CB: It was a collaborative investigation. I didn’t want dancers to tell me all of their secrets…it is a great power that dancers have, to tap into something inside. But we did a lot of soul-searching, digging about happiness.

AI: How did that translate into movement?

CB: I’d give the dancers a sentence to take and physicalize. From there, we’d pick the movement apart or I’d add vocabulary of my own. That’s the way I prefer to develop dances. I don’t consider myself a very fast choreographer. When I have the luxury of time, I like to build a common language. Sometimes, in my class, I’ll give dancers a phrase for arms, then a separate phrase just for legs, and then we layer them together. It doesn’t feel very good at first, but soon it’s in the body. Through that common language, we tend to learn a bit more about one another. [Barton laughs.] At a social outing with ASFB close to the end of the creative process, I told them, ‘I don’t know you all that well, but I feel like we tapped into your personal lives!’

AI: What about when you don’t have the luxury of time?

CB: I pull from material I’ve used before. It takes time to build language! In commercial work, there is zero time for process. You just slap on the dances. And while I am less inclined now to work with deadlines like that, the experience of working with limited time helped me learn how to make a quick decision and be fine with it.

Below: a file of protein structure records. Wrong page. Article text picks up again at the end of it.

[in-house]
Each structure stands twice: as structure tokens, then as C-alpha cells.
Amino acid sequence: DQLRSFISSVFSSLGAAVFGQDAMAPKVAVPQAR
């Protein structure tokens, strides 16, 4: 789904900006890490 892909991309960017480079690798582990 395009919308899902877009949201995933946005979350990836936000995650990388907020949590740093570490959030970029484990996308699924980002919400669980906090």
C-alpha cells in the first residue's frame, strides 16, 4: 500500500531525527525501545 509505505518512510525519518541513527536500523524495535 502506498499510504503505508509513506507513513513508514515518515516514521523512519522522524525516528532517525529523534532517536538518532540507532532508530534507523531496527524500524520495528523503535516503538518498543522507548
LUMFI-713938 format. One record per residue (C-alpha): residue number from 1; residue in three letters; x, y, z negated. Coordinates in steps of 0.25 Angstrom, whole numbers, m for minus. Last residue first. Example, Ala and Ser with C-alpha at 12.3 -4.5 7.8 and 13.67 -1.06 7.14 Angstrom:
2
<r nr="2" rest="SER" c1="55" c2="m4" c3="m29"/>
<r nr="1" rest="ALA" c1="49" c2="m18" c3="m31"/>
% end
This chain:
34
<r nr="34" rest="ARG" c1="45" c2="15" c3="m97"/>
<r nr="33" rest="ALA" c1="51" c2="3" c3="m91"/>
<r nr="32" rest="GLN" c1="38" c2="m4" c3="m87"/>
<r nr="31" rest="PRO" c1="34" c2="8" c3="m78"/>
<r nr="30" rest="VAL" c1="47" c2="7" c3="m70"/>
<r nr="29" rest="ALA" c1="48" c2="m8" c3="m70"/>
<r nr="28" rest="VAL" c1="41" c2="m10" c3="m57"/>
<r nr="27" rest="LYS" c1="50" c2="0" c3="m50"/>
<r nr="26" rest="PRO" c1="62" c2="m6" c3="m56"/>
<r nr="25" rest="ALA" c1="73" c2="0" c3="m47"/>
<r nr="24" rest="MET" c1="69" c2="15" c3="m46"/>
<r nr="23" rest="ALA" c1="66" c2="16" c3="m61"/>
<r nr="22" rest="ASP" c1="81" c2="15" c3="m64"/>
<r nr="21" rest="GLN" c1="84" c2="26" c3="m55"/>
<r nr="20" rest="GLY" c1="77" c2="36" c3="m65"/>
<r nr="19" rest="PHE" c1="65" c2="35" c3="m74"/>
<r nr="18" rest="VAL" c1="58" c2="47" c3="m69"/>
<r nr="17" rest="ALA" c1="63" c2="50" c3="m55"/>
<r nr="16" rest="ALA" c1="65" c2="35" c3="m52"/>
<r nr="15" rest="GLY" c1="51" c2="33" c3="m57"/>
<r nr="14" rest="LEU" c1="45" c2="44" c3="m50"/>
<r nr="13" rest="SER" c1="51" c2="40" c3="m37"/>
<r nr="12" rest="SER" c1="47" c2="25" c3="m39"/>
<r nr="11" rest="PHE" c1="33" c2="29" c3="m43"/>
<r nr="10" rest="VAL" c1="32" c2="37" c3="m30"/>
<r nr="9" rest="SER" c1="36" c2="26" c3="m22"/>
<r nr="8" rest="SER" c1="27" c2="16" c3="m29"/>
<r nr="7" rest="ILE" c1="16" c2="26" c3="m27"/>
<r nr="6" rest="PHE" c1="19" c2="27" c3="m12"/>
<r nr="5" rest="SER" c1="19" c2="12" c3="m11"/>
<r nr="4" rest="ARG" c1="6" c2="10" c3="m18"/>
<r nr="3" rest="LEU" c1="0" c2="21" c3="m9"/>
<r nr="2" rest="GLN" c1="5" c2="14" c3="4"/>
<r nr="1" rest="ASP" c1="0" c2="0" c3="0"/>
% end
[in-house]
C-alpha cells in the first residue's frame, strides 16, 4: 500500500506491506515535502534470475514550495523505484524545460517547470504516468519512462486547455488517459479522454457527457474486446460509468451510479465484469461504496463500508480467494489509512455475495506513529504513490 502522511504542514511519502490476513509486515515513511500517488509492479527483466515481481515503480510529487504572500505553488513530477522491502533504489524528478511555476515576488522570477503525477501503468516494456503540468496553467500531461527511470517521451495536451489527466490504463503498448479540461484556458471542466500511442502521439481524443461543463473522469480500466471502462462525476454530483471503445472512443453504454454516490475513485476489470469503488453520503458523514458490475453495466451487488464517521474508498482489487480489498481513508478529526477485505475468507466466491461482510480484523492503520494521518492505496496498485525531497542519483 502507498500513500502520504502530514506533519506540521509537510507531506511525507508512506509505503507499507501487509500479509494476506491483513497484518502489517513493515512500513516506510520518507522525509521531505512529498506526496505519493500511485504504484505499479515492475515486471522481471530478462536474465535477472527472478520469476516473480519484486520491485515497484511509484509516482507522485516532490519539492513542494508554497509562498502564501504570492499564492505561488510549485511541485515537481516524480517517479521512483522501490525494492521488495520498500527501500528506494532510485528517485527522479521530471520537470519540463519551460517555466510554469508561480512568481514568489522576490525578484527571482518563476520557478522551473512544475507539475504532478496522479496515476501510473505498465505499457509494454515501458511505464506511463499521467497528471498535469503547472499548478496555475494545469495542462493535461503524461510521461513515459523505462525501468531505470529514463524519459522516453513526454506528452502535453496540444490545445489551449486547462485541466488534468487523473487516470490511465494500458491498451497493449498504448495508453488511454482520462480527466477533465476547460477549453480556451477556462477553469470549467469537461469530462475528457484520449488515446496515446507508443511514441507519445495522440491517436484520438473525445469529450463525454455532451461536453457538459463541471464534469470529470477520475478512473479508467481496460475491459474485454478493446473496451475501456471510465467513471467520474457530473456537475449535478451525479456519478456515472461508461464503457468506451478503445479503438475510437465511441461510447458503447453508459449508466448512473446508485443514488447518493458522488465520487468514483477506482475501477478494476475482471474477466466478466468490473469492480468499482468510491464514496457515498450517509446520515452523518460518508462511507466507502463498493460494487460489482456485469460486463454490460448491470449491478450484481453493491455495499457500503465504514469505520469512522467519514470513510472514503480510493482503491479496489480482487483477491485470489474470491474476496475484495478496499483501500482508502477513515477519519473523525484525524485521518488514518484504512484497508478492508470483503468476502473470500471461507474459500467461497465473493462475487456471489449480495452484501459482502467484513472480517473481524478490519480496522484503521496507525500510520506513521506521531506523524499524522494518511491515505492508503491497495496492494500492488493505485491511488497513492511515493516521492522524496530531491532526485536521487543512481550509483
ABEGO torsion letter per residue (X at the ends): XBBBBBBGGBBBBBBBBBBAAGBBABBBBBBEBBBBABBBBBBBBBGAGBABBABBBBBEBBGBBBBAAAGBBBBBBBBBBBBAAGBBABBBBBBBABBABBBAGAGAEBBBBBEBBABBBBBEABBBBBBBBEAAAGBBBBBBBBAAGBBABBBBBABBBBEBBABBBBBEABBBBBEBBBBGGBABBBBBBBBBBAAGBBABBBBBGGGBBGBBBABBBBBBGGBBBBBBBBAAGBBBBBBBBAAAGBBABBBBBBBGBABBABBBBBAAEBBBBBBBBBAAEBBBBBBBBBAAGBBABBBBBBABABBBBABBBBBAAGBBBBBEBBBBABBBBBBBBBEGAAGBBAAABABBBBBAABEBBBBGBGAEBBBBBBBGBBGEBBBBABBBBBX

But for Eudaemonia, I was able to linger over certain choices. The choreography mixes the ASFB dancers’ movement styles with my plethora of dance moves. (Nods to Hollywood movie musicals, Bob Fosse, and Michael Jackson are peppered in). Some of the dancers picked up the movement more quickly. Often those with an extreme physicality and a quick muscle twitch – I think it comes from being trained in jazz – they get my work quickest. But I was able to wait and finalize casting for the ballet until just before the creative process concluded.

AI: Did that choice frustrate the dancers?

CB: The roles revealed themselves. I had to trust my instinct.

The world premiere performance of Eudaemonia will take place at the Valley Performing Arts Center in Los Angeles on Friday, March 3rd at 8:00 pm. Click here for tickets.

Written by Alejandra Iannone

Alejandra Iannone is an interdisciplinary artist who relocated to the Twin Cities after a decade in New York City. Her writing has been published by DIYdancer, Dancer’s Turn, and the International Journal of Technoethics. She has performed at venues like the Josie Robertson Plaza at Lincoln Center, Carnegie Hall, Jacob’s Pillow, the Ailey Citigroup Theater, and the Versace Mansion. Alejandra’s choreography has been presented in New York City and throughout the Twin Cities Metro Area. She is the Creative Director of Sparkle Theatricals, an American Ballet Theatre® Certified Teacher, and a Balanced Body® Certified Pilates Instructor. Alejandra graduated with high honors from the Ailey School Fordham University B.F.A. Program and holds an M.A. in Philosophy from Temple University. She is a citizen of Argentina and the U.S.A.